Thursday, May 27, 2010

Home Security

He was through the window to his waist when his elbow clipped the plate, causing a clank from the kitchen sink. He stopped with his legs dangling in open air, his face near a dish that reeked of asparagus.
It was quiet.
He slid the rest of the way through at an angle onto the counter and then stepped lightly to the floor. He tilted his head, waiting as his vision gradually adjusted to the dark.
Still quiet.
This wasn’t a bad part of town; it was on the fringe of a district with character, in fact. But three blocks down and you’d start thinking about iron grates on the windows. He supposed his presence tonight made a good case for iron grates here too.
The lawn had gone to seed, and the house needed some paint, but it was otherwise maintained. A man and a woman lived here. No kids. No dog. He’d monitored the house for a week.
The husband had a physique fit for a desk job. He dressed neatly and worked 8-5, and he drove a 15-year-old Accord with rust eating the bottom couple inches off the doors.

Wednesday, May 26, 2010

First Kiss

NOTE: The folks over at Write With Pictures gave me the Featured Post winner for this one! Thanks to all who took the time to read it.

The air twirled with Maple seeds.

They sat quietly near the bank together. Her fingertips danced on the back of his hand. Her palm was damp and warm, and the heat climbed her wrist, up her arm to her elbow, which was nestled in his. Everything else was numb.

She took in his smell of dirt, sweat, peanut butter, and honey.  It was so uniquely boy.

She studied his knee, a smear of dry blood on dark green, and the threadbare hem of his khaki shorts. She studied every blemish on the back of her hand as it lay on his.

Saturday, May 22, 2010

Let the characters describe themselves

While reading Flannery O’Connor’s "A Good Man is Hard to Find" recently, I tried to pay attention to how she described her characters. She was so good at describing characteristics and mannerisms without slowing the pace of her stories.

For example, this description of the rich old farmer, Mr. Cheatam in the short story “A Temple of the Holy Ghost”:

“He was bald-headed except for a little fringe of rust-colored hair and his face was nearly the same color as the unpaved roads and washed like them with ruts and gullys. He wore a pale green shirt with a thin black stripe in it and blue galluses and his trousers cut across a protruding stomach that he pressed tenderly from time to time with his big flat thumb. All his teeth were backed with gold and he would roll his eyes at Miss Kirby in an impish way and say ‘Haw haw,’ sitting in their porch swing with his legs spread apart and his hightopped shoes pointing in opposite directions on the floor.”

Thursday, May 20, 2010

The Bigger Man

For Three Word Wednesday. The words are: Grasp, dread, pacify.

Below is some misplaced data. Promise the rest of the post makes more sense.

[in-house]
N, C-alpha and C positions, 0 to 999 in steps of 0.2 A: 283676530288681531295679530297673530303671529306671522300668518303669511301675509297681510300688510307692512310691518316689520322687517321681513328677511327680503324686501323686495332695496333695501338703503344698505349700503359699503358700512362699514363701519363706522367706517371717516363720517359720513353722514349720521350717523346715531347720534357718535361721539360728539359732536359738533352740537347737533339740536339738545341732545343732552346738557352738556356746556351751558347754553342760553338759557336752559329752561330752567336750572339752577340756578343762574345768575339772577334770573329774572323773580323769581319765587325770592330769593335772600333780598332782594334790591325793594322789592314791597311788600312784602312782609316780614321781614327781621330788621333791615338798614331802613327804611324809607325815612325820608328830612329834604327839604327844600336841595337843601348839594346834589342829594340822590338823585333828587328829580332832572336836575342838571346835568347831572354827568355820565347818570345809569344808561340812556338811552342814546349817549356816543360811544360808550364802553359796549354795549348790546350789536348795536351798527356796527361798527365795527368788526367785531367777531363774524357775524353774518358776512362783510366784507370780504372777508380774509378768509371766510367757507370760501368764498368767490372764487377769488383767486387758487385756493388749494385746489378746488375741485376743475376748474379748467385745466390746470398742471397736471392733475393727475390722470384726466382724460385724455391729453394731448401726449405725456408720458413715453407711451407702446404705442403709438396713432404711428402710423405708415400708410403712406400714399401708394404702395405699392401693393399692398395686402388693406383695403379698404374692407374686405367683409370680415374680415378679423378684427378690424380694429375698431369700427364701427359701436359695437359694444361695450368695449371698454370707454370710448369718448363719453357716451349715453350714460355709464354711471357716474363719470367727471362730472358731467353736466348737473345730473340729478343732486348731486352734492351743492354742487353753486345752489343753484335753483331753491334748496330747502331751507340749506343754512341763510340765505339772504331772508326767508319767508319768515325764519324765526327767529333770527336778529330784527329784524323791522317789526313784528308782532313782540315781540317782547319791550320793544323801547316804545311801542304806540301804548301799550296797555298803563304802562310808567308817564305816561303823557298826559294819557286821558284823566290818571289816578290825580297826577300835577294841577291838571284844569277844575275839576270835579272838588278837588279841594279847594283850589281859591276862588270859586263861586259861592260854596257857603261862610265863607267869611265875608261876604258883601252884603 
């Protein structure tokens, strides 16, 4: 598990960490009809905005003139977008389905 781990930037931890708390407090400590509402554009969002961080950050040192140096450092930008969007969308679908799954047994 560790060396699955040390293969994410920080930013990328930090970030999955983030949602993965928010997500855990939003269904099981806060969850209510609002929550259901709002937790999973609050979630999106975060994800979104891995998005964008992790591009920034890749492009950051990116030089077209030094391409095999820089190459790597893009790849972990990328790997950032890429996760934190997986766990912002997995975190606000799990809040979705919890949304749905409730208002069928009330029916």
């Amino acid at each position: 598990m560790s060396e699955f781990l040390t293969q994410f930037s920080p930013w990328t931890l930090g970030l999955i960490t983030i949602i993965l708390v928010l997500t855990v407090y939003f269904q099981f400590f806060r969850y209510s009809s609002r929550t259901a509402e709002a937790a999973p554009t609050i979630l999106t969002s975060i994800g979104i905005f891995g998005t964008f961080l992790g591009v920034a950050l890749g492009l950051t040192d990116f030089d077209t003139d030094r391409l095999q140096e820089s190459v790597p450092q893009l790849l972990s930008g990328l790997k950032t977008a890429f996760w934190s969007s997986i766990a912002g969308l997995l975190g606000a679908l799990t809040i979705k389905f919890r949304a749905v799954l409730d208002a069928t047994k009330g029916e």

The Baumgartner girls climbed onto the bus at 42nd and Spencer, the two eldest chattering while the littlest, Ellie, pressed against them and laughed loudly, trying to be in the conversation.

Mark swung the lever to close the door and pulled back onto the road.

That morning, their ride was full of spring: Nothing blossoms brighter in April than elementary children. The old Bluebird bus bounced over fresh potholes.

The mirror caught a child jumping seats across the aisle. “K-keep your butts in the chairs, please!” Mark called back.

“Sorry!” the boy dropped immediately, and the seat springs sent him smack into a window.

Mark downshifted and ground the gears as he turned the corner onto Lake. They topped the hill on the way to the next stop.

Suddenly, to Mark, the bright jabbering and sunshine faded.

Sunday, May 16, 2010

Eye of Newt

For Sunday Scribblings. The prompt is: recipe.

“A pinch of red pepper flakes. Where are … Ah ha. OK. One pinch then.”

Will sprinkled it into the cauldron. Steam puffed in his face. He coughed.

“Don’t go too heavy on the pepper!” his master shouted from across the room.

“I just put in a pinch!”

“Pinch it a little tighter next time, then!”

Alfred Lowenden was generally regarded as the greatest alchemist in the area. Will being accepted as his apprentice had less to do with skill and more to do with luck. Luck of birth, to be precise: Alfred was his uncle.

Will knew expectations were low, and he was anxious to prove his worth. Today, in his second week at the shop, Will was making his first potion for sale. It was to be a strength potion, nothing too complicated. He had a special recipe, the finest ingredients, and about 20 minutes before the customer arrived.

Wednesday, May 12, 2010

Get Them Laughing

My submission for Three Word Wednesday. This week's words: fear, ignore, weightless.

A card fluttered to the stage floor as he rifled through his notes again. He bent to pick it up and saw through a space in the curtains the crowd chattering as they waited.

It was a small school, and really, the room was sparsely filled: small clumps of students sprinkled throughout the auditorium. But it was crowd enough for him.

A drop of sweat trickled from his forehead off the tip of his nose, splattering on the renegade card. He wiped his face.

Three weeks later, he still hadn’t gotten used to the idea. He was president of the National Honor Society. You can’t nominate yourself for an office, and the small group of hyper-competitive honor students couldn’t stand to see an adversary get an advantage on his or her resume. The advisor had pleaded for a name until someone lazily said, “Jeremy Melcher.”